Russia Celebrates Past Victories: Parading an Image of “Strength”

Publication: Eurasia Daily Monitor Volume: 7 Issue: 91

NATO troops march across Moscow's Red Square in Russia's Victory Day parade on May 9, 2010.

Once again, celebrating the victory over Nazi Germany, veterans, serving Russian soldiers, equipment and weapons were displayed on Red Square for the May 9 Victory Day Parade. The 65th anniversary of that victory always promised to be staged on a larger scale than previous parades, since the tradition was recently revived. The first Victory Day parade was held in Moscow on June 24, 1945, ordered by the Commander-in-Chief, Joseph Stalin. Many had expected Stalin’s image to feature prominently in this year’s parade, though it was in fact toned down by the Russian authorities.

Involving more than 10,000 personnel, 150 tracked vehicles, as well as 127 aircraft and helicopters, the parade on Red Square was also unusual in that NATO troops participated, from France, Poland, the UK and US, despite the domestic controversy aroused by such a symbolic gesture of wartime unity. Russian President, Dmitry Medvedev, addressed participants and guests, saying: “This war made us a strong nation…We have won not simply a military victory, but also a moral victory.” Such an appeal to past strength was also accompanied by reference to the foreign involvement in the conflict and during the parade: “The joint march [on Red Square] symbolizes our readiness to defend peace, to prevent the revision of the results of the war, to prevent new tragedies” (RIA Novosti, Channel One TV, May 9).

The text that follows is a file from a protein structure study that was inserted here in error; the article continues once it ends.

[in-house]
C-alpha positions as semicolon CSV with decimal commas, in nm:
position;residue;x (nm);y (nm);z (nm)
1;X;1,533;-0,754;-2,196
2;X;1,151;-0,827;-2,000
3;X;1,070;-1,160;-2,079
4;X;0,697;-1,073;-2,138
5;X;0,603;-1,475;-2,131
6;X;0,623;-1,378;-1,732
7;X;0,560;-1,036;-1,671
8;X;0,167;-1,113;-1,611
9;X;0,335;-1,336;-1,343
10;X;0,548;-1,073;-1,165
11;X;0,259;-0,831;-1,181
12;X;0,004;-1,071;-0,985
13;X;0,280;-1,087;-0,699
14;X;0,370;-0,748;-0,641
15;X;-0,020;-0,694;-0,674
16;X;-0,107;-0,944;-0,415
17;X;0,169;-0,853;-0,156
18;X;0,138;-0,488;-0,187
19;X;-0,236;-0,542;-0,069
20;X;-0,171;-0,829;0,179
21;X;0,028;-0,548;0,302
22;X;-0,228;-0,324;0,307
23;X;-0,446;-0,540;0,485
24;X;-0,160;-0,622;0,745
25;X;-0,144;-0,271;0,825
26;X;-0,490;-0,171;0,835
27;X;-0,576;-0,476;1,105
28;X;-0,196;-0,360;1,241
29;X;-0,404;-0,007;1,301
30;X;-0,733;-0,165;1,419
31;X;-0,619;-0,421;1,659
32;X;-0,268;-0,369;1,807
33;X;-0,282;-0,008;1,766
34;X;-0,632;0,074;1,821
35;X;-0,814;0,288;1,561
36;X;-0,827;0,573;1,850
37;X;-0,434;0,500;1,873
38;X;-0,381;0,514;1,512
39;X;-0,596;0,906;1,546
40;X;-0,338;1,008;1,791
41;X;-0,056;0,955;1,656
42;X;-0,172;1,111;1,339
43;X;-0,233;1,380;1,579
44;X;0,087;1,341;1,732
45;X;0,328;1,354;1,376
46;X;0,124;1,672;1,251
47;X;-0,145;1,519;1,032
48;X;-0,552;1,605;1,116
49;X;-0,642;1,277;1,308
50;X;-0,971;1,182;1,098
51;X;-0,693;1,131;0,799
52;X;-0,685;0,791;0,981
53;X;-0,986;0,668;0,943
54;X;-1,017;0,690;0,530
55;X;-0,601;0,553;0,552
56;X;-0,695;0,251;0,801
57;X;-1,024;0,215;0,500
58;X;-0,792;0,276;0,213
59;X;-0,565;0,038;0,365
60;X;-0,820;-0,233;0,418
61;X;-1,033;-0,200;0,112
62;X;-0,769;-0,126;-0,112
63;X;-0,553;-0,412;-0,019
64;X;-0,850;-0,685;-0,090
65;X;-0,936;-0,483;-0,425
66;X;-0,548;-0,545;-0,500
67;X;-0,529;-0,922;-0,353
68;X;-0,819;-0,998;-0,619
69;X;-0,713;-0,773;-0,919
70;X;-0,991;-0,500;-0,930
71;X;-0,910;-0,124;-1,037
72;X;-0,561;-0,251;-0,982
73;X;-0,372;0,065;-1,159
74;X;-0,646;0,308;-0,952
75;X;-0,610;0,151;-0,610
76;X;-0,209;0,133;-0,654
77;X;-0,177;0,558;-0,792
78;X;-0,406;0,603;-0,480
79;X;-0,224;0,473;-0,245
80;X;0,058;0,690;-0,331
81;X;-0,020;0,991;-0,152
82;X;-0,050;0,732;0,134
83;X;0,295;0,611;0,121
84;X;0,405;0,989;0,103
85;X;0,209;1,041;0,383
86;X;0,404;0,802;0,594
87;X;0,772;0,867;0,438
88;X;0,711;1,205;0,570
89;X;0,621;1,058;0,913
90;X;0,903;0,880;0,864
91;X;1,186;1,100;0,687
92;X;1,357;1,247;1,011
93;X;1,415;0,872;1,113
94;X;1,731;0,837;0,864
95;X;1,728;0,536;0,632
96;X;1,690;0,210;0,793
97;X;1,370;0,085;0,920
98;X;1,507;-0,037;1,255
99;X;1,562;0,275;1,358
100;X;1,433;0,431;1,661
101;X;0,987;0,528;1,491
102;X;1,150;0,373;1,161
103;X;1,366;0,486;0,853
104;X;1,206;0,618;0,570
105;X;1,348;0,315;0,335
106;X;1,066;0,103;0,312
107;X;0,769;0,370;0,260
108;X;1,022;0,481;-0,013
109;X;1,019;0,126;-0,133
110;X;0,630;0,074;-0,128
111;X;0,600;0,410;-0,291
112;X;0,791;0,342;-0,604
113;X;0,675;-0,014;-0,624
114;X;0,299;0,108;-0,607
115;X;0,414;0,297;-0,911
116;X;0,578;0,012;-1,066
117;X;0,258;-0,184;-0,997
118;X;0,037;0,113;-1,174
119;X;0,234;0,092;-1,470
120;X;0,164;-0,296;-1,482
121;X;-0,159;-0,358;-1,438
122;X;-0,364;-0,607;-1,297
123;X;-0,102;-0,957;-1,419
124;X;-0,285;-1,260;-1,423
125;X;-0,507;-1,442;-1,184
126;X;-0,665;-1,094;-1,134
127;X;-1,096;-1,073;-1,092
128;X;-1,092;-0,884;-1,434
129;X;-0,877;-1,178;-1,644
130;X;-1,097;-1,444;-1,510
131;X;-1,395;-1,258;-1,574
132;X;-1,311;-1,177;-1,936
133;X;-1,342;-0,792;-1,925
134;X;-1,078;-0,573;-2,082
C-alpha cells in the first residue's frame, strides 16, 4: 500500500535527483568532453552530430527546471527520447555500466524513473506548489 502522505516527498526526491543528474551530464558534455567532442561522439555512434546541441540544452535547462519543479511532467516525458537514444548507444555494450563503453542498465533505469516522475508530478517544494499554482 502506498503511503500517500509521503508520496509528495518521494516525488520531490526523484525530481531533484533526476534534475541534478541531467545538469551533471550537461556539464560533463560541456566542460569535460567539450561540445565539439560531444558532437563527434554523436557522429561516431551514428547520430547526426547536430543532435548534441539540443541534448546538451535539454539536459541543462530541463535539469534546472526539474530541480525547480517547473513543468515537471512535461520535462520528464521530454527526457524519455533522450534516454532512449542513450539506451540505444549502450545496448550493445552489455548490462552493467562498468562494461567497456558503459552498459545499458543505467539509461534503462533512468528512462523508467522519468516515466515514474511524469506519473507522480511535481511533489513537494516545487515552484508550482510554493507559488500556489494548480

Medvedev, in recent interviews, has avoided attributing too much attention to the role of Stalin in achieving victory in World War II, instead emphasizing the contribution made by ordinary people throughout the former Soviet Union, and referred to his “mass crimes” against the Soviet people (EDM, May 10). Nonetheless, the symbolism displayed during the Moscow parade, and in 72 cities in Russia, as well as elsewhere in the CIS, carried mixed and contradictory messages.

“Modern” weapons on display, were in a fact curious mixture of those that have long been in service and others passed off as “new,” including the ground-based nuclear missile launcher for the Topol-M, the Pantsir-S1 and Buratino air defense complexes (the Buratino is a heavy flame thrower) and Iskander-M tactical missile system. Various flags and banners were shown suspended from Mi-8 helicopters and a group of Su-25 fighter jets formed the figure “65” for a fly-past. Mi-28 and Ka-52 helicopters also featured in the air display. Three Tu-160 and three Tu-95MC and six Tu-M3 strategic bombers were on display, accompanied by MiG-31 and MiG-29 fighters. The World War II main battle tank, the T-34, was among hardware shown from the war, and some examples of SU-100 self-propelled howitzers. The newest armored vehicle, Tigr, led a column of modern equipment featuring T-90 tanks, BTR-80 armored personnel carriers, BMP-3 infantry combat vehicles, tow-trucks, self-propelled launchers, and additional hardware. Meticulous planning included a major rehearsal on May 6, while the overall cost of the Moscow parade is estimated at 122 million rubles ($4 million) (RIA Novosti, Interfax, ITAR-TASS, May 9; Xinhua, May 7).